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Top Republican: Trump made impossible promises on tax reform and spending

President Trump And First Lady Welcome Canadian Prime Minister Justin Trudeau And His Wife Gregoire To The White House Photo by Kevin Dietsch - Pool/Getty Images

Donald Trump promised the American people he would eliminate the federal deficit in a speedy eight years — and somehow do it while raising defense spending, cutting taxes, and leaving large entitlement programs like Social Security and Medicare unscathed.

“That can’t happen,” Republican Rep. Tom Cole (OK), who holds a coveted position on the House Budget and Appropriations Committees, said.

“You can’t increase defense spending, which the president proposes, cut taxes, which the president proposes, and leave entitlements untouched, which the president has proposed, and think you are going to have a balanced budget,” Cole said.

In other words, he’s saying what many Republicans have been reticent to admit in recent months: The president has promised the American people the impossible, and in doing so, he’s set Congress up to fail.

“I don’t think [Trump] was particularly well-versed on the realities of the federal budget when he was running,” Cole said.

In the coming months, Republicans will have to figure out a way to deliver a legislative win on tax reform. Despite broad consensus to cut taxes, the majority party is facing a mountain of promises that are simply incompatible with each other. If they want to get something done, something has got to give.

Republicans are trying to achieve the impossible

Trump’s campaign, like that of many politicians, was founded on lofty promises. But his presidency has been no different. In the past month, Trump has reinforced promises — and introduced new ones — that simply cannot be achieved en masse.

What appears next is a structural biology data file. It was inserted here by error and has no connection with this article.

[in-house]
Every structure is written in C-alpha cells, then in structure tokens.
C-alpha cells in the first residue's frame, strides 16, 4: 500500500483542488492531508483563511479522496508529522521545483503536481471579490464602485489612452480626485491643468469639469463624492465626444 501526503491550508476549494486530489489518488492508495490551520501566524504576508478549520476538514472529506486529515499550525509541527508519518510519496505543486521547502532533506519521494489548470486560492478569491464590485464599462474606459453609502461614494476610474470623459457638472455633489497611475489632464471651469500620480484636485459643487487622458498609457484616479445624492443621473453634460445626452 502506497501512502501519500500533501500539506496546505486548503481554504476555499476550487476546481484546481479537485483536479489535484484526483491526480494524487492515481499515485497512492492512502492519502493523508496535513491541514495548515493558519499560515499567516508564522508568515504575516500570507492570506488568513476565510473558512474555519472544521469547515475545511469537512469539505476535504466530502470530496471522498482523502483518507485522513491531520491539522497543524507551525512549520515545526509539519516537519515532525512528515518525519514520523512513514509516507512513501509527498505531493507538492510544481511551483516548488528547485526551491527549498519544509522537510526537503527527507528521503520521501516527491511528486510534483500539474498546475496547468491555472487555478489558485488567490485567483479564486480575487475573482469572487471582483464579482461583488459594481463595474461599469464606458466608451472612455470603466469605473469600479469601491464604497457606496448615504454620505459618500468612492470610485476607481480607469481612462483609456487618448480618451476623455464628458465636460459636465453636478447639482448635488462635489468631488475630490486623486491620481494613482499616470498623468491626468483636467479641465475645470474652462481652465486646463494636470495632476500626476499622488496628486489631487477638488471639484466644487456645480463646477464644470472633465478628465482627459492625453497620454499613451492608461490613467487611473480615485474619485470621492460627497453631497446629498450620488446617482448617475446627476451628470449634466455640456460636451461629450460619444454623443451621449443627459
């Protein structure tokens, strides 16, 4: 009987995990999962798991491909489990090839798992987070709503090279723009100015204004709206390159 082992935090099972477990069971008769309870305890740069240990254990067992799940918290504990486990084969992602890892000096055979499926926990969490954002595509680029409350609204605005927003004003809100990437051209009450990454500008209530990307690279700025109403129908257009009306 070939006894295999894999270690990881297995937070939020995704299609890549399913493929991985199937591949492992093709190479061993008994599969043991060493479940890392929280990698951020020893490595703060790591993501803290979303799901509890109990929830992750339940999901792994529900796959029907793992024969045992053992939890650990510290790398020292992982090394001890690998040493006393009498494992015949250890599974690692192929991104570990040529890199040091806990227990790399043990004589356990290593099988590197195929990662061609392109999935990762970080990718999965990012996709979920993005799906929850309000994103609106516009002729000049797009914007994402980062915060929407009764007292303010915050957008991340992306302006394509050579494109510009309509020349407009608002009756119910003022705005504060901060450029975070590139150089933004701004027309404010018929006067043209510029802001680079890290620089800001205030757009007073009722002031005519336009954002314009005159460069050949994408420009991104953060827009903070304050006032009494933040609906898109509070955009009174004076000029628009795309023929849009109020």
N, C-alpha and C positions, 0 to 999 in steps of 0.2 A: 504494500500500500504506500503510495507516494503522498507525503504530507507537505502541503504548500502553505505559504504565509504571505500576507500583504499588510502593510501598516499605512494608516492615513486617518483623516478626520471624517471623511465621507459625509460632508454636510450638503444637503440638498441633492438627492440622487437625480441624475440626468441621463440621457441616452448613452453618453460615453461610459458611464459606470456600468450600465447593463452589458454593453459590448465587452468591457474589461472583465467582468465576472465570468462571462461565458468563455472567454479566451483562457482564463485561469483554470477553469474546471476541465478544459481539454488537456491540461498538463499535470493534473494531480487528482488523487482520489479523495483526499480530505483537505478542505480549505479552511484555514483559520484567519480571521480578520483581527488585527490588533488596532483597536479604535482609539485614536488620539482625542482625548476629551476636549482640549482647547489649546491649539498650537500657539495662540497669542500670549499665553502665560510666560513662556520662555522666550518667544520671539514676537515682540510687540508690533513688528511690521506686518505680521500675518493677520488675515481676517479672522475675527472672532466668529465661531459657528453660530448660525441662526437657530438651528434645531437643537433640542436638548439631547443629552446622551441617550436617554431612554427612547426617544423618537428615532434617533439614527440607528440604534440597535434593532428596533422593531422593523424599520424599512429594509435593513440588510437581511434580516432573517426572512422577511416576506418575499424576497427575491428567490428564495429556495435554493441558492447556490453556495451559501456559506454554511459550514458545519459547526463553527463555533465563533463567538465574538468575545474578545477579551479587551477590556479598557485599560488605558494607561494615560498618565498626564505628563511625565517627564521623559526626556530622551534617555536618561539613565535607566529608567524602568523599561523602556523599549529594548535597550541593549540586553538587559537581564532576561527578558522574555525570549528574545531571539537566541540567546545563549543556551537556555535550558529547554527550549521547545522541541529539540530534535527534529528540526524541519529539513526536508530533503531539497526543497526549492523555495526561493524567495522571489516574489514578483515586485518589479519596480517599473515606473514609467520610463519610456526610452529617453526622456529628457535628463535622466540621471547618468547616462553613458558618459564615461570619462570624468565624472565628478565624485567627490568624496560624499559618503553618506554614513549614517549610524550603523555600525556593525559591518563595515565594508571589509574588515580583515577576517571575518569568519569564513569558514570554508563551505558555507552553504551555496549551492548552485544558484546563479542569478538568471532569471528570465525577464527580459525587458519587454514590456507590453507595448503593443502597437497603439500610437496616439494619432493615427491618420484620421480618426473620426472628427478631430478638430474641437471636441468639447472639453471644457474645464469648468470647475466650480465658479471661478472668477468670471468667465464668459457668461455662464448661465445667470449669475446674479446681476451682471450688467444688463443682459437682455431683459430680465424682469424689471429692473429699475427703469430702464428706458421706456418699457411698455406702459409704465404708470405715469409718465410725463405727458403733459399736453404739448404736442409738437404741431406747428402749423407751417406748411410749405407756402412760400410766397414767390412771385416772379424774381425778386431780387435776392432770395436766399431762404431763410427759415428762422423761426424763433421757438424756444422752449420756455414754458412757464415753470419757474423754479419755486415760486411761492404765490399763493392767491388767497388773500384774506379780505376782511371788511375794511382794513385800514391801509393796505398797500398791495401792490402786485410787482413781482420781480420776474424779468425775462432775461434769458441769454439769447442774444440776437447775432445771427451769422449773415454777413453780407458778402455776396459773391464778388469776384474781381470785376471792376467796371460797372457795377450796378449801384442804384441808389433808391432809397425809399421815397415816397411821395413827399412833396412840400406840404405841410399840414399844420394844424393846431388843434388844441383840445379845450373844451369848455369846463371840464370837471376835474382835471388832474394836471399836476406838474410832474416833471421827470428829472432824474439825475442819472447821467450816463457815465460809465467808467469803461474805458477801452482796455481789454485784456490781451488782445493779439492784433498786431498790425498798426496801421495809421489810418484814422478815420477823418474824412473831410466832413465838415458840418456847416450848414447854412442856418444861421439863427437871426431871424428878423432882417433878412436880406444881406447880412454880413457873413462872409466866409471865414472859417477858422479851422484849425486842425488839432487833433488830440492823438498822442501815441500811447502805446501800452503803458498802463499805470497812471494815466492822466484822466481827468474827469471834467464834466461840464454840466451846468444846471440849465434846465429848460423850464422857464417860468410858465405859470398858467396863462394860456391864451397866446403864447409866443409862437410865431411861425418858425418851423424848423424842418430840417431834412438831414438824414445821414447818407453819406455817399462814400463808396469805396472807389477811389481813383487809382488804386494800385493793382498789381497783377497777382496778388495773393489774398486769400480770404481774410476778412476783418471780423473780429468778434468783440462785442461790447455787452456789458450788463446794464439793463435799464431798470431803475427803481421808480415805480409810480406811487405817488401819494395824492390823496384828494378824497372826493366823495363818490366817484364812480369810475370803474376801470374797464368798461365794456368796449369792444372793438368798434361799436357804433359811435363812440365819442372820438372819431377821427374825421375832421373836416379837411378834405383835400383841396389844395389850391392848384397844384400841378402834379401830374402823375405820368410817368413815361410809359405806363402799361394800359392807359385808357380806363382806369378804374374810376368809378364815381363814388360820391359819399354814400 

He’s called for dramatic increases in defense spending along with tax cuts to benefit corporations and the middle class. He’s said Medicare and Social Security won’t be touched (even though he’s proposed slashing Social Security Disability Insurance). And on top of it all, he’s maintained a longtime Republican promise to balance the federal budget.

As Matt Yglesias writes, it’s forced Republicans to coalesce around principles on tax reform that are incompatible:

1) They want to deliver big cuts to the taxation of investment income. This is something conservatives strongly believe will boost economic growth as well as reduce the unfairness inherent in the idea of a society in which the government redistributes economic resources from the haves to the have nots.

2) They want to deliver meaningful tax cuts to the middle class — the core of the GOP’s electoral pitch since at least the days of Ronald Reagan.

3) Then there’s the impossible third goal: They want to avoid increasing the budget deficit — or at least keep the deficit increase limited to something they can plausibly waive away with dynamic scoring.

To accomplish something, Republicans are going to have to break from one or more of Trump’s directives or abandon their core party principle of the deficit.

Already, both the House and Senate have signaled in their budget proposals they are willing to touch Medicare and Social Security, in spite of Trump’s promises. But nothing has been set in stone.

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